On the surface it is essentially a suspensful thriller and dark comedy. However, within the subtext I attempt to examine the harm people inflict on each other with their relationship choices. Lastly, with the recent #MeToo furore that correctly highlighted the horrendous toxicity of human behaviour, I wanted to consider wider concerns of gender politics.
CAST AND CREDITS
Written and directed by: Paul Laight Starring: Georgia Kerr and Patrick Tolan Sound: Marina Fusella Camera: Edward Lomas Lighting: Kato Murphy Make-Up: Camille Nava Music: James Wedlock Editor: Jodie Williams Set Designer: Melissa Zajk
On Sunday the 30th June 2019 I did two of my favourite things. I took a long walk through the city of London and watched loads of short films.
London is obviously a very busy city and hive of activity during the week. However, on a Sunday it, despite there still being traffic, is way more peaceful. Well, especially from eight in the morning until around lunchtime. Indeed, until I got to the tourist trap that is Westminster it had been a pleasure to walk down the Thames Embankment and through the city of London.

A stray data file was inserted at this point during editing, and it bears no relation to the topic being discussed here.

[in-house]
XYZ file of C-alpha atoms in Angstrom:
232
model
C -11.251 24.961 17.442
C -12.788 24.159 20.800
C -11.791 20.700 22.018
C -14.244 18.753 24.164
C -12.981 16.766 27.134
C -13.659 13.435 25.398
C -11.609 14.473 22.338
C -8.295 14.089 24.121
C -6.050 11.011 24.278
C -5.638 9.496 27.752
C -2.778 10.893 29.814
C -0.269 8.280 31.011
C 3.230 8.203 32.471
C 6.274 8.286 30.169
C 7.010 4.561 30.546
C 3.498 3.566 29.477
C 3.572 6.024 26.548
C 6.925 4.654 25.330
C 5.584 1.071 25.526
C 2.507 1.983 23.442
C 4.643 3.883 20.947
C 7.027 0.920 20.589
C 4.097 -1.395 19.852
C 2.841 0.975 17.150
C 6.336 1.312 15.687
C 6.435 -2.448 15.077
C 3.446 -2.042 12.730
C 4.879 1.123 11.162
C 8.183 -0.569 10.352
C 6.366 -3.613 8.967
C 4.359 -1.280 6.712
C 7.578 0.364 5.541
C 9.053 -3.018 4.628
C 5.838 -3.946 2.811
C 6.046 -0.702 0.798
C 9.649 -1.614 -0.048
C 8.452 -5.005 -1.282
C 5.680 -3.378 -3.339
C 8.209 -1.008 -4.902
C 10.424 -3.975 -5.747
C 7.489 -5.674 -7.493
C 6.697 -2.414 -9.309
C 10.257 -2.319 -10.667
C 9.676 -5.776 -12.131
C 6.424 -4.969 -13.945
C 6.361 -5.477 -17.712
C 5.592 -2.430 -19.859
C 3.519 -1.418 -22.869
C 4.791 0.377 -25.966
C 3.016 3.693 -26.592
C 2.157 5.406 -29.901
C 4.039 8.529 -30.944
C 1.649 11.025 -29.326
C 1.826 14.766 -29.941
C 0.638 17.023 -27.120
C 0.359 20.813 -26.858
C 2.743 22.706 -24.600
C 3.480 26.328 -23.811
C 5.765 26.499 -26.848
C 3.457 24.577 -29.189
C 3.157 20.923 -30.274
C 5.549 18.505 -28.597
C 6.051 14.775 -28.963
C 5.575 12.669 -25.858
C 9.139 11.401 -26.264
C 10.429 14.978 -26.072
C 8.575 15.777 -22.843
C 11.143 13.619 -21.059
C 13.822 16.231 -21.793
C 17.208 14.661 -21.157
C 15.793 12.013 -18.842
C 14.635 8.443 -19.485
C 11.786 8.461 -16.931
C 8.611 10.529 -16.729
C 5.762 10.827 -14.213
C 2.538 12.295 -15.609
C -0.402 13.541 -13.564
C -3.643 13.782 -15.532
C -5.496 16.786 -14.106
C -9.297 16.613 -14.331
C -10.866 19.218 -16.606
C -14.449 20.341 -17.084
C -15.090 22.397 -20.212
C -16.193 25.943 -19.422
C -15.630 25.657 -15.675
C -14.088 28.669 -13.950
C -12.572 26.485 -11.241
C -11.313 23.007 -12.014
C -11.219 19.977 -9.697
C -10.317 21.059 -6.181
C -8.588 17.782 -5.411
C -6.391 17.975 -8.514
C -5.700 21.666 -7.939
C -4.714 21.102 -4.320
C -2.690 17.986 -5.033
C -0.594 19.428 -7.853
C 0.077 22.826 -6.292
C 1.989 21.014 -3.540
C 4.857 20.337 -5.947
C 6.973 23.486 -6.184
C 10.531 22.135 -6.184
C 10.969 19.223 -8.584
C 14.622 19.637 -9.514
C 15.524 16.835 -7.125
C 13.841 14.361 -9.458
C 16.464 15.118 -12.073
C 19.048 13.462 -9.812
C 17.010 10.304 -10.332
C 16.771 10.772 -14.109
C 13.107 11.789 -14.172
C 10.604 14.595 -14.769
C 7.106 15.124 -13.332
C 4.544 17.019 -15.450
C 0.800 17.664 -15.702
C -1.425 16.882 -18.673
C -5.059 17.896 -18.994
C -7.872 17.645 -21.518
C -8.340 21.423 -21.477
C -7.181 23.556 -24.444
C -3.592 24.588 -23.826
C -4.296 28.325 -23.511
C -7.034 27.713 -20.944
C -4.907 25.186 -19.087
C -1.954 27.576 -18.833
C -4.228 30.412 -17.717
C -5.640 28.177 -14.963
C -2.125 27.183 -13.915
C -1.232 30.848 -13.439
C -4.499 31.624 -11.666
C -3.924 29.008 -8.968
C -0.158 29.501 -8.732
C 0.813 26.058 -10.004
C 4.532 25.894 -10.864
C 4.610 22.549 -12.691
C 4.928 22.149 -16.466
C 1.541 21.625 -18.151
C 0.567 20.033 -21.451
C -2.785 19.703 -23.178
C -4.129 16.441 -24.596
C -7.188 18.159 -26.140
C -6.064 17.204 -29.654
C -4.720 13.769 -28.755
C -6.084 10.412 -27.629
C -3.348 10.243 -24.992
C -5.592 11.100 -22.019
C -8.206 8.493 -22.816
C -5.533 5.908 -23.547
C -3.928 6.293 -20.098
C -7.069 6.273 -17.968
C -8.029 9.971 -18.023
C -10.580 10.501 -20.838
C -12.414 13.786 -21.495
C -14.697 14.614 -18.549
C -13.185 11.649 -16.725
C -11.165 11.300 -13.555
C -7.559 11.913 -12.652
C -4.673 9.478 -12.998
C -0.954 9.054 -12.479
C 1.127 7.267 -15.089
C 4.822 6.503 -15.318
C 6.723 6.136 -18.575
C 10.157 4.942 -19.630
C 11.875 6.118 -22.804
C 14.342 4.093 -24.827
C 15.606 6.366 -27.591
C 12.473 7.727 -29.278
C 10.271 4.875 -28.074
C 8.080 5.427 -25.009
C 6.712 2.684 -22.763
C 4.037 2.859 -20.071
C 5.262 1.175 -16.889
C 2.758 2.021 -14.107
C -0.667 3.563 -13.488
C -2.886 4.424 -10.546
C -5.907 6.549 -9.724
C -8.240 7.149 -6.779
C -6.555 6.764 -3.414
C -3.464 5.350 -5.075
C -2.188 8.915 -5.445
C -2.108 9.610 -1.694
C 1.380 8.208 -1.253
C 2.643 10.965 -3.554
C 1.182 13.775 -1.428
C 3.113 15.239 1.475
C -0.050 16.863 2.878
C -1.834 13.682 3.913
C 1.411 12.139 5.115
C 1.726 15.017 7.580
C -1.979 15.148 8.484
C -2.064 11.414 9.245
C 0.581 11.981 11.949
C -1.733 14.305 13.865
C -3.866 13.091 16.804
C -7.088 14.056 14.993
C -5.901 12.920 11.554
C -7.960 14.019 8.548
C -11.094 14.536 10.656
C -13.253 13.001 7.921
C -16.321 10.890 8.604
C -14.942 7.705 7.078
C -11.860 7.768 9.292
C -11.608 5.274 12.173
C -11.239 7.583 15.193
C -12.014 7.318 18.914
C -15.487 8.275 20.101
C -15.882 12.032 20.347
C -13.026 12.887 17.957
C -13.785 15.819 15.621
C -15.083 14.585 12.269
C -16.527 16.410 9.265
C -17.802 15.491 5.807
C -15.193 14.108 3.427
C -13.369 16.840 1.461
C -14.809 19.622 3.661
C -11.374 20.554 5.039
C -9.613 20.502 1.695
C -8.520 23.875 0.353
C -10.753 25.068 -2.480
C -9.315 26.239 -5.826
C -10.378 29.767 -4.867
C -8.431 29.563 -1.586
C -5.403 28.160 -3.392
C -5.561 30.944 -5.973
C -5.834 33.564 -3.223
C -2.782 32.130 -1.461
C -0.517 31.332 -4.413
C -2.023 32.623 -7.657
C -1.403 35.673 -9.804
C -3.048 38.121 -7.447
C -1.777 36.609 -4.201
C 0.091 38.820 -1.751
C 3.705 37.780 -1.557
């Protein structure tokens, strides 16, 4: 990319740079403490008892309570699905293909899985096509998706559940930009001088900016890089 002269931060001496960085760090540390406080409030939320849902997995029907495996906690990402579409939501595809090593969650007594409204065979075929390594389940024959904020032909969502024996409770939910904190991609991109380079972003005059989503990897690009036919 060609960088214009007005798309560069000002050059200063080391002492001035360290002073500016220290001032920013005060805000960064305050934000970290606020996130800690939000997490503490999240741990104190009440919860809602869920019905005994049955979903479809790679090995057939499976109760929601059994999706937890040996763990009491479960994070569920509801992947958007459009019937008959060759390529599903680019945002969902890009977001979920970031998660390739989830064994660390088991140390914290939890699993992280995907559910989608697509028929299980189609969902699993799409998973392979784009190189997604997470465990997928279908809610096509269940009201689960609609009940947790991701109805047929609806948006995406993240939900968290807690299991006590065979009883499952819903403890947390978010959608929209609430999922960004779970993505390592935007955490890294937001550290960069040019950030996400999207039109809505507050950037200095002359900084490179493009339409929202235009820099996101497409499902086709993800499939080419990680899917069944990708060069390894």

I set out to walk from Clapham to Hackney and my destination was the Yard Theatre, Hackney. I made the walk of around ten miles in good time and the event was The Shortest Nights 2019 – Short Film Festival.
The Shortest Nights is an annual celebration of British short film. They bring you five cutting-edge programmes across a range of themes and genres featuring new works from emerging British filmmakers.
The people running the event are so enthusiastic and put on a great array of different British short film productions. Overall, there were thirty-nine short films and I watched all of them. It was a great day and I was especially impressed by the: comedies, horrors, documentaries, dramas, animation and art-house films on show.
There were low-to-high budget short films of brilliant quality and the programmes were broken down into five categories. So, if you ever get a chance to go to their film events I recommend it to all filmmakers and film fans alike.